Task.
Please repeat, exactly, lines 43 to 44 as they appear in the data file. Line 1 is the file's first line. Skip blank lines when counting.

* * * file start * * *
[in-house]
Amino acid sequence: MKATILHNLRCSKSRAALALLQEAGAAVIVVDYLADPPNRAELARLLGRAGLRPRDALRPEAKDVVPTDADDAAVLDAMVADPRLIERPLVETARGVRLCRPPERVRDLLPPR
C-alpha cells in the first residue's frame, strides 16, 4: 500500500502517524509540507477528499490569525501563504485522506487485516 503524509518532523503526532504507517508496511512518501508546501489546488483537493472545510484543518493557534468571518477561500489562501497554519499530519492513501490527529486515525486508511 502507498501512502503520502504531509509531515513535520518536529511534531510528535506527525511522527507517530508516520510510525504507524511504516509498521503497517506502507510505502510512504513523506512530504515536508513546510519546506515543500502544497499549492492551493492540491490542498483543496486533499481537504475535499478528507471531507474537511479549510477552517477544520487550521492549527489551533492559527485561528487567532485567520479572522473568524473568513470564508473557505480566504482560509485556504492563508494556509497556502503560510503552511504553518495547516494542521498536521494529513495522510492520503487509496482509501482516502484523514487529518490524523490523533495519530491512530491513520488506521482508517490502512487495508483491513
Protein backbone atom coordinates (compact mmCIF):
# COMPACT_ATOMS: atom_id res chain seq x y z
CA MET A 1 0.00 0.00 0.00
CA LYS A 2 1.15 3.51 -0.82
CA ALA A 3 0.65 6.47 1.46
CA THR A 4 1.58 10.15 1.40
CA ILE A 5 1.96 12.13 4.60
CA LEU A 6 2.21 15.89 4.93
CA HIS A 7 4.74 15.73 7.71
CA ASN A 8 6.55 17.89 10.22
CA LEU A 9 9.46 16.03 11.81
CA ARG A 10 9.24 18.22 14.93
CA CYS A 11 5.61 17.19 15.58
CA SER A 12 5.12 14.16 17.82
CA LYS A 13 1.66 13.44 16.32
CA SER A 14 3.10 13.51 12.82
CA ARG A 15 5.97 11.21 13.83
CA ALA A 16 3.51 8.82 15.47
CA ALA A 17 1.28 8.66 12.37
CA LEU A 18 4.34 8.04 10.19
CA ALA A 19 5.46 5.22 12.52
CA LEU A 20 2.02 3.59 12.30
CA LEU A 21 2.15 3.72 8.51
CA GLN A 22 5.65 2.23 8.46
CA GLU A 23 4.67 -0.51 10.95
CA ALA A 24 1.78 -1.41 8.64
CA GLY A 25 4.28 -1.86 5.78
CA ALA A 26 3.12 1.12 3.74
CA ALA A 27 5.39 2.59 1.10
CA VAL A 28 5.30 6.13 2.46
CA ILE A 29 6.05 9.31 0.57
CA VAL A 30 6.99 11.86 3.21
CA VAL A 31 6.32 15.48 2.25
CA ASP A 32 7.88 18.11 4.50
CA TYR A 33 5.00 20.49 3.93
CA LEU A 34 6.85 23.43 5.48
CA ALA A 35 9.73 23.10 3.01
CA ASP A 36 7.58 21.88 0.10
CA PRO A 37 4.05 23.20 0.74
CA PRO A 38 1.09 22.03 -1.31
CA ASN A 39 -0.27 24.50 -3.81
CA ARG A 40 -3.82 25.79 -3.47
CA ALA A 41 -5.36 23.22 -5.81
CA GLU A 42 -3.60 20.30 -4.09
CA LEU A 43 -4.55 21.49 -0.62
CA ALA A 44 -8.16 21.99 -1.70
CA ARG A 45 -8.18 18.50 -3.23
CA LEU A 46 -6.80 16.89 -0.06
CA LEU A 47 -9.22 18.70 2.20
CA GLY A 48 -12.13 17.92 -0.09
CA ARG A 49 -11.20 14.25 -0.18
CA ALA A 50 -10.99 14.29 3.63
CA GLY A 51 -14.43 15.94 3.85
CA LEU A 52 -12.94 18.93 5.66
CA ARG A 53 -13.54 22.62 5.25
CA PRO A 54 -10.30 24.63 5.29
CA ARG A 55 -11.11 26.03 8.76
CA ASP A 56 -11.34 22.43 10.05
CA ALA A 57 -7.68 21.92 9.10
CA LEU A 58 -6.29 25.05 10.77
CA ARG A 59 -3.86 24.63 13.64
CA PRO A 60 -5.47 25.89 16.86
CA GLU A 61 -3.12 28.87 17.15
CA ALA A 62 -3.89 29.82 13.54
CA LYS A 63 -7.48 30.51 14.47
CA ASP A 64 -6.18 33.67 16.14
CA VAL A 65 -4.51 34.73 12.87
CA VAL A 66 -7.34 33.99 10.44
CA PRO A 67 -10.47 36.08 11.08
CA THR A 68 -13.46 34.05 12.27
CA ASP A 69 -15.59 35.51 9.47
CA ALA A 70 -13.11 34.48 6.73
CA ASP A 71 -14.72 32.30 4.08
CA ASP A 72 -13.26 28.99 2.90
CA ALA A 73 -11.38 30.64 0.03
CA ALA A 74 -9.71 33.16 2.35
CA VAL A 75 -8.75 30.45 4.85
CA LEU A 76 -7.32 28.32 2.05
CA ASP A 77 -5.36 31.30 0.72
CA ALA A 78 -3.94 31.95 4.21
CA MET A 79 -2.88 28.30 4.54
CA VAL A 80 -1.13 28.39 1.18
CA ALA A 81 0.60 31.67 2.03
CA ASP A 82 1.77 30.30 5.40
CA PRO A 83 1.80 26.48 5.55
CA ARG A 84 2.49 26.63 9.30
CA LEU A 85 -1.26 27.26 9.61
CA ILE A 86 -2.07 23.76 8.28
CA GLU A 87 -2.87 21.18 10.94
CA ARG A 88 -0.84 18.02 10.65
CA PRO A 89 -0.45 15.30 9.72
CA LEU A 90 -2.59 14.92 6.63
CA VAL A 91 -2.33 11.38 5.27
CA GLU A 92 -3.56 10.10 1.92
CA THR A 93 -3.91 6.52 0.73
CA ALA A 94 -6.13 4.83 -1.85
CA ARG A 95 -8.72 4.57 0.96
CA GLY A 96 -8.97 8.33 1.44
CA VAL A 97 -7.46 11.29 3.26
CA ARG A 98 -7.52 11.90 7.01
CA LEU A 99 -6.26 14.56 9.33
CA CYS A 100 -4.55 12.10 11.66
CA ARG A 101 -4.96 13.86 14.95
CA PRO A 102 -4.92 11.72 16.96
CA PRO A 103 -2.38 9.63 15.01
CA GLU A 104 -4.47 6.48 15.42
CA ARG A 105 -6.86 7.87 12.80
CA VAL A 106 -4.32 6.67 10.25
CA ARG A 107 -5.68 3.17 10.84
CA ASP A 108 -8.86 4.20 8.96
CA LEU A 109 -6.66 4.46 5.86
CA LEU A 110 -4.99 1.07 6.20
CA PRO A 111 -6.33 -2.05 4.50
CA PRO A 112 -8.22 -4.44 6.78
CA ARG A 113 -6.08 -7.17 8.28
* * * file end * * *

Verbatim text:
CA PRO A 38 1.09 22.03 -1.31
CA ASN A 39 -0.27 24.50 -3.81